This innovative project will develop a cross-border methodology for creating and co-producing podcasts in multiple languages and establish a European journalistic podcast hub, while also offering current and future podcast-makers training, tools, research, networking and models for monetisation. You can read more about the WePod project here.
Amplifying students’ voices in the climate crisis
News Decoder embraces the idea that problems must be looked at through a global perspective and no problem exemplifies that more than climate change.
Although the climate crisis is a high priority for teachers and an issue of primary concern for many young people, climate change education has yet to be incorporated in a systematic way in school curricula.
Last year News Decoder collaborated with the Climate Academy at the European School of Brussels II on a multi-faceted climate change education project called “The Writing’s on the Wall”. News Decoder will continue its collaboration with the Climate Academy on a two-year climate change education project titled Empowering Youth through Environmental Storytelling (EYES) and focused on building educators’ skills and knowledge to amplify student voices using multiple forms of media.
The project will focus on empowering young people with in-depth climate change knowledge, a solutions mindset and agency to act. The goal is to help young people hone their voices as communicators and advocates and deepen their intercultural awareness while developing transversal skills they will need for future careers.
At the same time, it will provide educators with innovative teaching resources alongside flexible and diverse opportunities to learn, study, exchange, share experiences and best practices with their peers and feel part of a climate change education community.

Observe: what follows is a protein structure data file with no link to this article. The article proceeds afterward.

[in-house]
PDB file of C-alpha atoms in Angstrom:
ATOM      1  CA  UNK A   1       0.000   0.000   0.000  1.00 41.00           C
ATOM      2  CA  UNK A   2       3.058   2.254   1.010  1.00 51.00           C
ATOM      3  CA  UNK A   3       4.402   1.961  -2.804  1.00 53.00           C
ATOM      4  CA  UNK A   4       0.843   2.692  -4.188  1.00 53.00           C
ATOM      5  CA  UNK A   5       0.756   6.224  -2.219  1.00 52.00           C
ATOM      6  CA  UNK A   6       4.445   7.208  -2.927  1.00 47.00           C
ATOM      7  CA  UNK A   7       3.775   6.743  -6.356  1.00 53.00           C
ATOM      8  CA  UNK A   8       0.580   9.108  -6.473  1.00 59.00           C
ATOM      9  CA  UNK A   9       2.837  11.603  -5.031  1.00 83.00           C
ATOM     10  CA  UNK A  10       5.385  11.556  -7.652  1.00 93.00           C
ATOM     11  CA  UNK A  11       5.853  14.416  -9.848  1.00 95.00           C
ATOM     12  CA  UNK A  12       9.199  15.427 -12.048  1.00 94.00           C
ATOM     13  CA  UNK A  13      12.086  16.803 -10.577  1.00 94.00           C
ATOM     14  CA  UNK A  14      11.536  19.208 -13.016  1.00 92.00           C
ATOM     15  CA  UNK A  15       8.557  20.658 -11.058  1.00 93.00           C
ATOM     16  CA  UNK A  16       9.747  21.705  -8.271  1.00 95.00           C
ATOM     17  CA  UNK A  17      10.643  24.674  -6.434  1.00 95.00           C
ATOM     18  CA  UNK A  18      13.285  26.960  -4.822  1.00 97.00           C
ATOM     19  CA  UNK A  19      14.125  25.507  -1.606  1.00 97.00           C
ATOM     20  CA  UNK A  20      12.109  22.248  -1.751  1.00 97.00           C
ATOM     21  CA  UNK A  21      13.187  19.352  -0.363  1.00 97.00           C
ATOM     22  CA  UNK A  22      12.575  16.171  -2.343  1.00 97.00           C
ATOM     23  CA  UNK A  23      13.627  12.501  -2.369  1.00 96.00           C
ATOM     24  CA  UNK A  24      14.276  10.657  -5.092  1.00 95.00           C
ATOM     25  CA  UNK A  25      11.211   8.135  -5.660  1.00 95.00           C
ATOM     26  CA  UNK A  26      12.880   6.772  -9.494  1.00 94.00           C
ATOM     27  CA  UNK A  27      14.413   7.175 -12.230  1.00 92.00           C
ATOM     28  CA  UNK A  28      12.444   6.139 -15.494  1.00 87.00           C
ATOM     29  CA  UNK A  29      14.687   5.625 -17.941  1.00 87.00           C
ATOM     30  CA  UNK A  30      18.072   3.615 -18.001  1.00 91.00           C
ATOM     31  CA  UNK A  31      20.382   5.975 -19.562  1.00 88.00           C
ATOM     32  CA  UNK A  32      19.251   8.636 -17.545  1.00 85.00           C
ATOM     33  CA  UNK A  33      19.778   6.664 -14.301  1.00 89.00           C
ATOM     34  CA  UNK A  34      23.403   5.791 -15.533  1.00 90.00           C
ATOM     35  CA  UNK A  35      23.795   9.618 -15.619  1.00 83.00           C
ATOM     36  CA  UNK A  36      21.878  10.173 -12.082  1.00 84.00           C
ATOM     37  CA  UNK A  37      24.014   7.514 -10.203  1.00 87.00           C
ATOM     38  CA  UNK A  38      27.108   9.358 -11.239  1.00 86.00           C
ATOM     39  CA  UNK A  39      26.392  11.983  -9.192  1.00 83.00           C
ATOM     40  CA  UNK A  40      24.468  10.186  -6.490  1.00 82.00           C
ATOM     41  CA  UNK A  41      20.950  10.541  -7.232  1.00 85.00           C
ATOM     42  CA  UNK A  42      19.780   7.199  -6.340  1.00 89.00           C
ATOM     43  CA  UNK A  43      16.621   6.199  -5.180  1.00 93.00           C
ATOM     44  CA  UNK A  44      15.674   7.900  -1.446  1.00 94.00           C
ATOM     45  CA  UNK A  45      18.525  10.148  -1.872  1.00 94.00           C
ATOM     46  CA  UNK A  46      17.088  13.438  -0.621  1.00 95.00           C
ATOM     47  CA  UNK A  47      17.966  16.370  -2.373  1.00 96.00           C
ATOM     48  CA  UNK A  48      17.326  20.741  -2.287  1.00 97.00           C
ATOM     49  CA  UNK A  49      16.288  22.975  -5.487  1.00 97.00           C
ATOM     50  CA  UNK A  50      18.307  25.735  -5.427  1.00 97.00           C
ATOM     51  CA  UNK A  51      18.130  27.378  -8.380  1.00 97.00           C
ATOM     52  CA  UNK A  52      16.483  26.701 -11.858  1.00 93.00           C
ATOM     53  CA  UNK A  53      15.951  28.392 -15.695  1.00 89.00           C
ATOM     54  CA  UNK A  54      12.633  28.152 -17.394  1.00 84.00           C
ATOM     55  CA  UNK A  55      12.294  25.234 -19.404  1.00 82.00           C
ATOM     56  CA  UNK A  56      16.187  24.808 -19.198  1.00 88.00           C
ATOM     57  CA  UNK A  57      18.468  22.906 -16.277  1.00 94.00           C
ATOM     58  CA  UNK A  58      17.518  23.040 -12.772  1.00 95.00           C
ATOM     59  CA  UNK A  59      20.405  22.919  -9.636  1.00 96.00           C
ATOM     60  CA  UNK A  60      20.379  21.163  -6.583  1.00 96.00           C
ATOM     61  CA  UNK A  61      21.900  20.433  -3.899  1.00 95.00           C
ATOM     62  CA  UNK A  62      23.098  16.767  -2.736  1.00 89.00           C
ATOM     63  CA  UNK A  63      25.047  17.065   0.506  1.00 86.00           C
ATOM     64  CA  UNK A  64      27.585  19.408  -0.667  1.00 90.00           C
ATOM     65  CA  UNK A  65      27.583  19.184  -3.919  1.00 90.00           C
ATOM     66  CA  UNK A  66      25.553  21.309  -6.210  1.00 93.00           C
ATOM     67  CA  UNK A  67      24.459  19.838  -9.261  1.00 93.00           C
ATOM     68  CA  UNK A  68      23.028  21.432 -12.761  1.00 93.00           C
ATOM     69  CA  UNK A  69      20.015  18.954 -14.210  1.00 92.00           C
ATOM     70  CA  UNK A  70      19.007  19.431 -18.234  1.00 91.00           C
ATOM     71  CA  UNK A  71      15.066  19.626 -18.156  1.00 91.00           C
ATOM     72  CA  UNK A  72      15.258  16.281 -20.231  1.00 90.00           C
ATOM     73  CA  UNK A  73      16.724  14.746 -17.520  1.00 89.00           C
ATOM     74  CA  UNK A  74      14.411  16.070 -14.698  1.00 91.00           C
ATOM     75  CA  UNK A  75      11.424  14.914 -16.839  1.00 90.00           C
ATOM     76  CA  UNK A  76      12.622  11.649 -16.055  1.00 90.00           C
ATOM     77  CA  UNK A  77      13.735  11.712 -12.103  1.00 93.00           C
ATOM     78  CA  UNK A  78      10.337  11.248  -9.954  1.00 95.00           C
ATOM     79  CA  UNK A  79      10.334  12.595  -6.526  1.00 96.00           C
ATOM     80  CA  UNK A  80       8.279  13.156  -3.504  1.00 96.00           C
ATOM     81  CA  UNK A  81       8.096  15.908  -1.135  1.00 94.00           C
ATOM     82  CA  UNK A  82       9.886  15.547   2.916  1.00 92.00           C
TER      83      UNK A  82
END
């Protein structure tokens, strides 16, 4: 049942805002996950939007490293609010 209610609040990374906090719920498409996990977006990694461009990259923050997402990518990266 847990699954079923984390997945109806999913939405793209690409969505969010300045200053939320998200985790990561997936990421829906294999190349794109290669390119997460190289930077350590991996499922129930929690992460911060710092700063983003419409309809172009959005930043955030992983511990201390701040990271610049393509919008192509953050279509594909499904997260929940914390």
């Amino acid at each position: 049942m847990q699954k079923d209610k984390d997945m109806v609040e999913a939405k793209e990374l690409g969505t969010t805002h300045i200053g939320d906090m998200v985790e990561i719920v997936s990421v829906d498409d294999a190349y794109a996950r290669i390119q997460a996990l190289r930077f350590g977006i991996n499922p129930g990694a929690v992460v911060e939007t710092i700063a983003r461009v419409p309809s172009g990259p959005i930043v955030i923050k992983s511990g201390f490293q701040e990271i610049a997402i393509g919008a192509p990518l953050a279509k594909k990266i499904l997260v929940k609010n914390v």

The ultimate goal is to provide a flexible model for climate change education that can be scaled up and replicated elsewhere.
Helping our community stay informed and secure
New innovations and technological advances, such as the rise of AI, inevitably elicit concerns around honesty and plagiarism, as well as more general issues around cyber security and online safety. Our priority is to ensure that all members of the News Decoder community, and especially our young people, have a safe and productive online experience when using our tools, services and resources.
Whether it’s supporting the podcasters of the future, contributing to the development of innovative media literacy tools, helping to make climate change education scalable or simply stepping up our internal mechanisms to keep our users safe online, News Decoder strives to provide the best services for young people and educators, equipping them with skills and knowledge for now and in the future.
You can help News Decoder work towards a future that is bright, fact-based and media literate by supporting our campaign.
Thea Lacey is News Decoder's Director of Development. She has 15 years of experience managing fundraising and programmes for mostly humanitarian and development NGOs, both small and large, including five years based in West and Central Africa. She holds an undergraduate degree in Politics from the University of Edinburgh and a postgraduate degree in International Development from SOAS University of London.